The timing couldn’t have been better. I was still chuckling after writing an Astroengine article about the People for the Ethical Treatment of Hadrons (PETH), where a group of “activists” were protesting at CERN ahead of the September 10th “switch-on” of the Large Hadron Collider (LHC), near Geneva, Switzerland. Although obviously a stunt, it was fun nonetheless. PETH wanted more awareness for the humane treatment of hadrons being accelerated and annihilated in the huge particle collider. After all, these innocent particles would be killed by their billions, who’s to say they don’t feel any pain? It’s not quite a philosophical question, but it did get me thinking a little more about subatomic particles; not about their wave equations, more about what a physical particle might actually look like.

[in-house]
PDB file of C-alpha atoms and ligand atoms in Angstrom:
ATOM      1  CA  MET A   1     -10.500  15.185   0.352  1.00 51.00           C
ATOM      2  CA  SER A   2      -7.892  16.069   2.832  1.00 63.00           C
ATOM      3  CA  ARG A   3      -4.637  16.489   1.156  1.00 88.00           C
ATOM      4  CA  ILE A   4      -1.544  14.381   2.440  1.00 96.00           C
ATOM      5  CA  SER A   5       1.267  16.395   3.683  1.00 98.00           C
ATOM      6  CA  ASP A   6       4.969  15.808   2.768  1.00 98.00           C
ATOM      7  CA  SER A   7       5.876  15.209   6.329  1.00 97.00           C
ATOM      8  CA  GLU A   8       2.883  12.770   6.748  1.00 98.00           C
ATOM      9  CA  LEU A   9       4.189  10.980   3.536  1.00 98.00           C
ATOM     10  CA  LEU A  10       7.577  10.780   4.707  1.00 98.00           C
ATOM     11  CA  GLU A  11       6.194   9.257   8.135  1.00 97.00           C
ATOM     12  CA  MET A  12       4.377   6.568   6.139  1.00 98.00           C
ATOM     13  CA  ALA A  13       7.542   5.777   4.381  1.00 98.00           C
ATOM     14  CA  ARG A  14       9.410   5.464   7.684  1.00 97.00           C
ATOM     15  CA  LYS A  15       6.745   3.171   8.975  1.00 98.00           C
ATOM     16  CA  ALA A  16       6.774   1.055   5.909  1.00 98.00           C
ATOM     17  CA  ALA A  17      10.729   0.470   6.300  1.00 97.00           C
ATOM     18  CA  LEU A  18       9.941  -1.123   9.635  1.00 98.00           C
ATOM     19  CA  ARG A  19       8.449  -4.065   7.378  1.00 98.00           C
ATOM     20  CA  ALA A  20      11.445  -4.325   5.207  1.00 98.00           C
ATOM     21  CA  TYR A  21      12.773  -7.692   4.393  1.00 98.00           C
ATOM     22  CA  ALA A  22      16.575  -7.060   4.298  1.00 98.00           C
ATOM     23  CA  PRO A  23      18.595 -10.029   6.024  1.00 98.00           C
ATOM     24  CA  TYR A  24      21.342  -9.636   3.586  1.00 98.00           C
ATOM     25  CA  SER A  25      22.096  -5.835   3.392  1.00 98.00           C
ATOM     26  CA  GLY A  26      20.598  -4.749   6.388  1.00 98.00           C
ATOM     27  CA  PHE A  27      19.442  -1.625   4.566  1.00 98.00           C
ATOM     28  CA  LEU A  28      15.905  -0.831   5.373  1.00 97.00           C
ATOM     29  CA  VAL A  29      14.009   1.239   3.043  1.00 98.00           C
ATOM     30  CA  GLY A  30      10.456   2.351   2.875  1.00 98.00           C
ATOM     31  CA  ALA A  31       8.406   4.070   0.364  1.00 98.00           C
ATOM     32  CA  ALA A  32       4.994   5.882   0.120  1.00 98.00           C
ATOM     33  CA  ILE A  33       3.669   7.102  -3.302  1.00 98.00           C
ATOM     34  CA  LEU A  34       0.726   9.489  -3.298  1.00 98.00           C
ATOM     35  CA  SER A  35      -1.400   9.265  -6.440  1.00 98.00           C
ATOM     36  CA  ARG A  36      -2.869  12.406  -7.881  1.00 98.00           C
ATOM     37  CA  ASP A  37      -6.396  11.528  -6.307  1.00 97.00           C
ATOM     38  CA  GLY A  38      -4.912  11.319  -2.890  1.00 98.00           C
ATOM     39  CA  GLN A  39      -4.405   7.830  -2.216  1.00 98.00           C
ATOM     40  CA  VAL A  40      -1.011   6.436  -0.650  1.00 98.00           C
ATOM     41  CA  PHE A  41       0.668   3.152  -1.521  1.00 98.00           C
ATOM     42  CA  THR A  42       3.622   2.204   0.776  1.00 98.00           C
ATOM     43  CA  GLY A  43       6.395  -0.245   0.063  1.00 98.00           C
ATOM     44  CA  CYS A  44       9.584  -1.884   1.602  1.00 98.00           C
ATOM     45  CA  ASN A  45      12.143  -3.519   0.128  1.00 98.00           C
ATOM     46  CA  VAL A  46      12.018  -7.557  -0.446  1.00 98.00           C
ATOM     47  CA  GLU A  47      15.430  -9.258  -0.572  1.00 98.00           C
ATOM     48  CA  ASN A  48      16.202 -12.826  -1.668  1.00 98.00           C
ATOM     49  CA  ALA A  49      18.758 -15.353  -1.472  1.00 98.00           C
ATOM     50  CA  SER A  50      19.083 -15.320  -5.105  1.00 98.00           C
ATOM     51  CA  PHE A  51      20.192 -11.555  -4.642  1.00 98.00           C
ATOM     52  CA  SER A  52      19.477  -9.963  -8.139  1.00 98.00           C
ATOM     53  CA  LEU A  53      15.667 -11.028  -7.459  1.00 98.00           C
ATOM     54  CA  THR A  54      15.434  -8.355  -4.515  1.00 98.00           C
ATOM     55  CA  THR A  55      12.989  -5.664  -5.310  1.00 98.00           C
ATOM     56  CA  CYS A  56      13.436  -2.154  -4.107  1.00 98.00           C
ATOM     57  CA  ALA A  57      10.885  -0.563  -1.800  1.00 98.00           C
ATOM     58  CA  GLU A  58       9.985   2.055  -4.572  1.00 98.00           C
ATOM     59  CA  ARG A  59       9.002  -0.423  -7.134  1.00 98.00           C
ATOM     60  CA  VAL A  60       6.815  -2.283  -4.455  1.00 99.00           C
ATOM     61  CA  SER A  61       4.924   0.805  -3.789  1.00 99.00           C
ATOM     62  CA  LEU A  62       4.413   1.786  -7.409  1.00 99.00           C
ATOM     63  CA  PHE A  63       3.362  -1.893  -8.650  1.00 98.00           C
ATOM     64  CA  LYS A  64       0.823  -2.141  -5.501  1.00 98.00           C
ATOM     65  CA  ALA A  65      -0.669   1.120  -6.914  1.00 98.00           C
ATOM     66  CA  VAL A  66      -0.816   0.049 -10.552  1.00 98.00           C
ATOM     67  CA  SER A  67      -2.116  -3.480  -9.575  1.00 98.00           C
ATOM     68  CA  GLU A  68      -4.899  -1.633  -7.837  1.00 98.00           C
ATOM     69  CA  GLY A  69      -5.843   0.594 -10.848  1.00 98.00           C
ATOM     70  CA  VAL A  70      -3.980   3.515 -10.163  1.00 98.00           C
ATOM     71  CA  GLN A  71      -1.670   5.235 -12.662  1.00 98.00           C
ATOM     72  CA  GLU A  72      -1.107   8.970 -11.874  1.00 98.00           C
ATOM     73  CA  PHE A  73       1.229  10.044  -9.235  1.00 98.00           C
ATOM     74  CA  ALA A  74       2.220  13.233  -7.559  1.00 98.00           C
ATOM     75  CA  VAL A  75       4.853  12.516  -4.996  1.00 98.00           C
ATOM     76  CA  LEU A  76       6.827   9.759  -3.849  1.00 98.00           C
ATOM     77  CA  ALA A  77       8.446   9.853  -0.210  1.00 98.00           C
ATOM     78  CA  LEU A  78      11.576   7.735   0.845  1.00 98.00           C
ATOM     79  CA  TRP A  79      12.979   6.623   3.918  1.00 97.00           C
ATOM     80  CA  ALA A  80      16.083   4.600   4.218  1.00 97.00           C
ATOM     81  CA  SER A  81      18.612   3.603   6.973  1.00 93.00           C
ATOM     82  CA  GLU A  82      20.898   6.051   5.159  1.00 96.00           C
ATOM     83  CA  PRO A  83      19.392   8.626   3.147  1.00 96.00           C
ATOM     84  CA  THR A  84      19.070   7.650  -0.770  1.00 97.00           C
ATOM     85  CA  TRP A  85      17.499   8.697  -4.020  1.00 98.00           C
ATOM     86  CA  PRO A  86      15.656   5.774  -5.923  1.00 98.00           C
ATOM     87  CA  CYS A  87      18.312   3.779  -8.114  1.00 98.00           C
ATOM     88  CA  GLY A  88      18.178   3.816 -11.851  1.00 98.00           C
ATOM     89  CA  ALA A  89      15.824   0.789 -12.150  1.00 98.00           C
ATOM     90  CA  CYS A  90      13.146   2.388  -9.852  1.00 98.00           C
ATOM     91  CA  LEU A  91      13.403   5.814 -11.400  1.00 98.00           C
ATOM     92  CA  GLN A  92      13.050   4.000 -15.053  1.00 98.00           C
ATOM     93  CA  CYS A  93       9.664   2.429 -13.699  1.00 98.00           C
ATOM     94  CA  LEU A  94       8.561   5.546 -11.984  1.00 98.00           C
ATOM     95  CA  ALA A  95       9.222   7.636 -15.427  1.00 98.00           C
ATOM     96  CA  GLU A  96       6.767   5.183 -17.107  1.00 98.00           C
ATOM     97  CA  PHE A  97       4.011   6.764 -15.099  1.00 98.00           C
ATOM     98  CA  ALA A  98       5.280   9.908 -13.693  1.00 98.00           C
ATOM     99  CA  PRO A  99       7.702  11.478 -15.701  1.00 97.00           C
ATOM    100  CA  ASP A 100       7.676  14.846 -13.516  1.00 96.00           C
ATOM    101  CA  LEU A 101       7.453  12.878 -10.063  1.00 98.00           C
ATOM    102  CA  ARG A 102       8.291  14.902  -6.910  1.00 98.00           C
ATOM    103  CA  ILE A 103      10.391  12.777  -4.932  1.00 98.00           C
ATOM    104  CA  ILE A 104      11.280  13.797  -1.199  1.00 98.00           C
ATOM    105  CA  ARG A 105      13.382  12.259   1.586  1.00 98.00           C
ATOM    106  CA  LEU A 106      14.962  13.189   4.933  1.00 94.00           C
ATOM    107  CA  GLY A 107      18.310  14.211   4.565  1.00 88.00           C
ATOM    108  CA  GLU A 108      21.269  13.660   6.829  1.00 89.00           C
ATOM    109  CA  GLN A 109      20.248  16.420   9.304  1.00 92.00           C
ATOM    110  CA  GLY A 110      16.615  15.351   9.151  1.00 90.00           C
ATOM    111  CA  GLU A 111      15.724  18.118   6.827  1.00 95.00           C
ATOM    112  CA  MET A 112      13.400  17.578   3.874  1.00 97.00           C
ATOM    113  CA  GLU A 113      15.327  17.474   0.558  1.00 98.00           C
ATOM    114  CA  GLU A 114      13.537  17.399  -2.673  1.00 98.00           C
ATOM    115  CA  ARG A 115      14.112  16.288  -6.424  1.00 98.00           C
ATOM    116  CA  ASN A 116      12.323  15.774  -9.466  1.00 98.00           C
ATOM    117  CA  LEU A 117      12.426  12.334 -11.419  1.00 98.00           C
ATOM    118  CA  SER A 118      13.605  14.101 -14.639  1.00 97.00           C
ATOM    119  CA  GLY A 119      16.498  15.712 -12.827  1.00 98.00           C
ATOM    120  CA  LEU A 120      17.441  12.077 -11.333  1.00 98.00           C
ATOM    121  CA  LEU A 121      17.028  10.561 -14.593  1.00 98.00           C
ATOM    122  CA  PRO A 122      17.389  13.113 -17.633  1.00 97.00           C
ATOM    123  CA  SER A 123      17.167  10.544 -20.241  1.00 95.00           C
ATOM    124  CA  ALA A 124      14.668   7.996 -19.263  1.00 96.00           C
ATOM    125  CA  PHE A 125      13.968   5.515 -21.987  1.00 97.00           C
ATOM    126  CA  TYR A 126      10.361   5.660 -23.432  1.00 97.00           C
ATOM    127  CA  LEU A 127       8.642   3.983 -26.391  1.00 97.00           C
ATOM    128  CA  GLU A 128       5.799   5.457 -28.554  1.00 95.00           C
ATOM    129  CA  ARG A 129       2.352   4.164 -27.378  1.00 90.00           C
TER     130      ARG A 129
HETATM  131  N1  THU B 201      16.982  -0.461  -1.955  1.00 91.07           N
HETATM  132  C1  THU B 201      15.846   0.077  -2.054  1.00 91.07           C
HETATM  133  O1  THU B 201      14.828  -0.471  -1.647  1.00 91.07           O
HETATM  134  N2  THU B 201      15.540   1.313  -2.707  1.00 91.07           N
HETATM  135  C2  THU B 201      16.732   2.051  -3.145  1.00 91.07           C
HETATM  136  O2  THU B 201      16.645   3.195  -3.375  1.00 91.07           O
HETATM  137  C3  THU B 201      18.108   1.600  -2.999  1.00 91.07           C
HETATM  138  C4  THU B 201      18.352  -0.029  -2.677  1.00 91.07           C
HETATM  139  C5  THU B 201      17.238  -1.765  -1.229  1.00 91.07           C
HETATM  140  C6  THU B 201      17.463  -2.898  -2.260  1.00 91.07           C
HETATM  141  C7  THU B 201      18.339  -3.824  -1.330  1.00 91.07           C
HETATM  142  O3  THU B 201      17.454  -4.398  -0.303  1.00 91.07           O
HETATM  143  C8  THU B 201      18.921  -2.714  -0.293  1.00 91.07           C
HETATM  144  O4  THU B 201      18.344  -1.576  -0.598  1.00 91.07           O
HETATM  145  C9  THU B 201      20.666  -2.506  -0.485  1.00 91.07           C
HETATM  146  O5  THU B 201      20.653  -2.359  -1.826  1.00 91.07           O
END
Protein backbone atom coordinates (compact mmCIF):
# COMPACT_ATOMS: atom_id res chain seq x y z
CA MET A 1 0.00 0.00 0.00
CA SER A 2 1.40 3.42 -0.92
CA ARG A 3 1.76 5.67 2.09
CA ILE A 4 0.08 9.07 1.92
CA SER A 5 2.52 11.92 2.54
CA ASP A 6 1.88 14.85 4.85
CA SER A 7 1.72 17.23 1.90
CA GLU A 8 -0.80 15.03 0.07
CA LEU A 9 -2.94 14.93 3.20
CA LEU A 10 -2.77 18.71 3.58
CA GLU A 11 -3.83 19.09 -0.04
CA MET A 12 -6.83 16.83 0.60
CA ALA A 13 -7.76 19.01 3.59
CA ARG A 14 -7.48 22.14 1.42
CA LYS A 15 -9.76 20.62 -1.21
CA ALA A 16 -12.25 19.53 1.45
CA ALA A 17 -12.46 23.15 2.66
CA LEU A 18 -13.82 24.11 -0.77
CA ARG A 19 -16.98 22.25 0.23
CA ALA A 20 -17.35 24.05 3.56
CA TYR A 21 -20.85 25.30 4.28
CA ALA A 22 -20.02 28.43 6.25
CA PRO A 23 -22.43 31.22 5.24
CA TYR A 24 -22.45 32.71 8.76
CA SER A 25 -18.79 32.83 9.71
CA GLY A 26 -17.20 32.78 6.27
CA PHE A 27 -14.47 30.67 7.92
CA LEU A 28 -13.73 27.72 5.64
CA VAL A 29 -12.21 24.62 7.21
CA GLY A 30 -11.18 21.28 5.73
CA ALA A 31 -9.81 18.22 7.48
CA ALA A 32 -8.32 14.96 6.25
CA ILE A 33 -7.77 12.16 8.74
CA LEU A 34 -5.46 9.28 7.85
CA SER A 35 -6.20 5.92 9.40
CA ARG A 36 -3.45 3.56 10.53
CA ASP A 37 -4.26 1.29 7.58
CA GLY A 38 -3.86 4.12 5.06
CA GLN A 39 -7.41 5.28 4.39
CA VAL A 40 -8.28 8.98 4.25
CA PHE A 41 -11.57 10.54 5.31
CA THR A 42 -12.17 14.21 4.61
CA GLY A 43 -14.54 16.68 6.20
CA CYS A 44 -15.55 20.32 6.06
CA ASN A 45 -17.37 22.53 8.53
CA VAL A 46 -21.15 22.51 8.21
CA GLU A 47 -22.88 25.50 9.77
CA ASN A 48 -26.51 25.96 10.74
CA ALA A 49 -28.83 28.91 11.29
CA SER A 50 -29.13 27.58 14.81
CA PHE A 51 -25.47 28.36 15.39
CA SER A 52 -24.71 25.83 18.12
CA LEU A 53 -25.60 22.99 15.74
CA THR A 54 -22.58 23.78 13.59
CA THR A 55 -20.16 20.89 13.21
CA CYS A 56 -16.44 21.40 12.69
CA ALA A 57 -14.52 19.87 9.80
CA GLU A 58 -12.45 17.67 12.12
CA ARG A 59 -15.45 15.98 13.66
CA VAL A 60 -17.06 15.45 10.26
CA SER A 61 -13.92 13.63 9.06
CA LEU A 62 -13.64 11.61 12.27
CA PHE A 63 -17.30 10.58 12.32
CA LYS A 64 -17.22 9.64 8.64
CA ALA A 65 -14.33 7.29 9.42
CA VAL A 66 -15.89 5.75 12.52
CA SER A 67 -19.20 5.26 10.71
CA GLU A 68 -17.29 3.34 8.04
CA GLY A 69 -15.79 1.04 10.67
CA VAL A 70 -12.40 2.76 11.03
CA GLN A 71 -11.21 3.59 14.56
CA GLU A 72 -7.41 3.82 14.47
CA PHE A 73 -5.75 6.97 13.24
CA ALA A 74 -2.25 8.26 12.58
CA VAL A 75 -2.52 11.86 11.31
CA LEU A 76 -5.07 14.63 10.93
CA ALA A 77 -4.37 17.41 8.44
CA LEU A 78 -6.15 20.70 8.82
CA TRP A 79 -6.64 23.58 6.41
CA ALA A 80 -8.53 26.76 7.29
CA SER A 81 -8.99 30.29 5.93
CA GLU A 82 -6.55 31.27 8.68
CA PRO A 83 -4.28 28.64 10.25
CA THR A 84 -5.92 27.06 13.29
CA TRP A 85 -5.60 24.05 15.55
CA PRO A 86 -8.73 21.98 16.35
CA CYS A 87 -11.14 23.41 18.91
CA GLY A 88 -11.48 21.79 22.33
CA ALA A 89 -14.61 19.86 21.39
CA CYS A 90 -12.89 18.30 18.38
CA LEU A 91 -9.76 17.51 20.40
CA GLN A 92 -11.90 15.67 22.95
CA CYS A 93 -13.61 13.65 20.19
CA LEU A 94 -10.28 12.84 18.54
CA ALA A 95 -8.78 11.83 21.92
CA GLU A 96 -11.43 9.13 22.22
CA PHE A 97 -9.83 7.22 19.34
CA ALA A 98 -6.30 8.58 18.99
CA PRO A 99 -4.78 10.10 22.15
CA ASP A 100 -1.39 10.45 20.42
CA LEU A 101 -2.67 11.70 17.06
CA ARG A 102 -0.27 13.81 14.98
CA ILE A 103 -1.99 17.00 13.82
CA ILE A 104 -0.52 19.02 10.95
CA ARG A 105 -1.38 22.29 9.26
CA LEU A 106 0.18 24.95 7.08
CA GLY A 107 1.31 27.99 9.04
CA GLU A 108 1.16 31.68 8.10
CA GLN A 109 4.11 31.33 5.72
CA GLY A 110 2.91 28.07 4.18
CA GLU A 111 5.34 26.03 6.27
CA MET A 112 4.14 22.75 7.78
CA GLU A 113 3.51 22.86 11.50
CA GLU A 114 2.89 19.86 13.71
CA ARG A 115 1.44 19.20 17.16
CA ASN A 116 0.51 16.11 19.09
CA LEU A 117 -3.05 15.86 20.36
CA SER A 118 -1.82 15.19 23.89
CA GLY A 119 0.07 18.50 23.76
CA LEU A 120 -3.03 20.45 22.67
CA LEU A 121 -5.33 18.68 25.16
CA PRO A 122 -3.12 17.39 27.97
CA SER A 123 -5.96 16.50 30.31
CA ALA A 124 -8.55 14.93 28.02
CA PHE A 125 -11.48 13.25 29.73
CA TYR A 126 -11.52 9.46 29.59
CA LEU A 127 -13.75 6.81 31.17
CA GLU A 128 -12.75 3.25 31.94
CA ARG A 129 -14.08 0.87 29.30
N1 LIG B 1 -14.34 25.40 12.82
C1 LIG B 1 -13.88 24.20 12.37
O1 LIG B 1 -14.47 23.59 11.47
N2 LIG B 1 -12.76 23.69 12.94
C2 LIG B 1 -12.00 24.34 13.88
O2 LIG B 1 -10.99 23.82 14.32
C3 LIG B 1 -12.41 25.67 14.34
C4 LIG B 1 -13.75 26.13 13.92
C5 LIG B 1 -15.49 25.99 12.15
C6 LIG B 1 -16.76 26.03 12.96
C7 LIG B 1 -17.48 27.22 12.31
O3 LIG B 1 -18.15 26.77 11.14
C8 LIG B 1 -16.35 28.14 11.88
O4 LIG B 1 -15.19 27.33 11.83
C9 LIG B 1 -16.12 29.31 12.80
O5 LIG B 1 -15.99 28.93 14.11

They look like this! The Higgs Boson has a bit of an attitude, apparently (© Particle Zoo)
They look like this! The Higgs Boson has a bit of an attitude, apparently (© Particle Zoo)

I didn’t have to wonder for much longer. The Particle Zoo website has a fine display of every particle from quark to boson, from photon to proton, complete with little faces and personalities, lovingly stitched into materials matching their individual characteristics. Apparently, the Higgs boson is a bit of a snob, “he’s the one everyone wants to meet, but for now he’s playing hard to get,” and the theoretical graviton “has big legs for jumping branes.” The best has got to be the W boson, the carrier of the weak force, which is double sided (positive side and negative side), with a name tag distinguishing whether it is + or -. Genius!